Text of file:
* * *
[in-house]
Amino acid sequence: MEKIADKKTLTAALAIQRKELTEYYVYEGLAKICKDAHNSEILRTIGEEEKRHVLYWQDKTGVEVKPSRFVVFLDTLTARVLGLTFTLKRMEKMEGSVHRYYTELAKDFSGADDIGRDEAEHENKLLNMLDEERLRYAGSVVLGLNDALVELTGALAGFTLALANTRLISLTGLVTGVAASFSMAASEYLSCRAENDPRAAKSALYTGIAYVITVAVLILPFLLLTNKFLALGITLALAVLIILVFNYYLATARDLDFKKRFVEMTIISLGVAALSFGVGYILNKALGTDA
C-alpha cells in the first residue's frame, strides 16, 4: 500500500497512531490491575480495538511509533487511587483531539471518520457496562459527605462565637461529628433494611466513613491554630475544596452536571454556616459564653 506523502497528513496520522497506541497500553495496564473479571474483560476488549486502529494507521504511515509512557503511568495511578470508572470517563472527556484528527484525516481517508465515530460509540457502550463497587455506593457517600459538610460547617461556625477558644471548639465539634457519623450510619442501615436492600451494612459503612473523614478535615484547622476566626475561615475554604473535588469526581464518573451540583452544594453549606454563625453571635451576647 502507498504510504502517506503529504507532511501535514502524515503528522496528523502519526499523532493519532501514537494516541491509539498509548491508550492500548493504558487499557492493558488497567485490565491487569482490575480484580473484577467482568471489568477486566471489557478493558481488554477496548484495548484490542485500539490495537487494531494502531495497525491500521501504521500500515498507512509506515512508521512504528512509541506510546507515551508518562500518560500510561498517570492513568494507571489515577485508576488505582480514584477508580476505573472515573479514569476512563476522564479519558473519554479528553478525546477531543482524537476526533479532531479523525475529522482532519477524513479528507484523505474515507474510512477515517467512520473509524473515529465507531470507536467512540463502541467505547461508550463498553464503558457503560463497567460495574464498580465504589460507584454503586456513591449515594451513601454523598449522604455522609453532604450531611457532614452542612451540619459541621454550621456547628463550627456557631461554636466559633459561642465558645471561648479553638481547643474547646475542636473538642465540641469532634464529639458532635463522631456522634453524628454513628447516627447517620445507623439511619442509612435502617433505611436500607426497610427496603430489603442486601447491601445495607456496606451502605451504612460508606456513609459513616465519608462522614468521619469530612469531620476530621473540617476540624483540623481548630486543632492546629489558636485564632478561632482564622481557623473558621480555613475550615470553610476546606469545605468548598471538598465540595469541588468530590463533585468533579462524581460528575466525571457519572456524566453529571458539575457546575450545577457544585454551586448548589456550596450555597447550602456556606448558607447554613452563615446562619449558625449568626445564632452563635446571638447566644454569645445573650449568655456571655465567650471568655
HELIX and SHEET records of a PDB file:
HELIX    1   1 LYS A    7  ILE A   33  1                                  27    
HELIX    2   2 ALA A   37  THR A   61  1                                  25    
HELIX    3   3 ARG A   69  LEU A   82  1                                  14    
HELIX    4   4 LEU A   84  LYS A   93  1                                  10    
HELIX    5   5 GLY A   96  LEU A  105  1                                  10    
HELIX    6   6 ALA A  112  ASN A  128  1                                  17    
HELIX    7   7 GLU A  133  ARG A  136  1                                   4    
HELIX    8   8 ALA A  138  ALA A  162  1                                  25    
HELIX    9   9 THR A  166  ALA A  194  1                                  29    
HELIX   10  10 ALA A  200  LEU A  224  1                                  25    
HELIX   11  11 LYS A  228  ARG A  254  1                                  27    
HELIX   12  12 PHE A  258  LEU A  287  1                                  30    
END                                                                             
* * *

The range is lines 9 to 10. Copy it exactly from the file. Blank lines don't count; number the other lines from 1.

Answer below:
HELIX    5   5 GLY A   96  LEU A  105  1                                  10    
HELIX    6   6 ALA A  112  ASN A  128  1                                  17    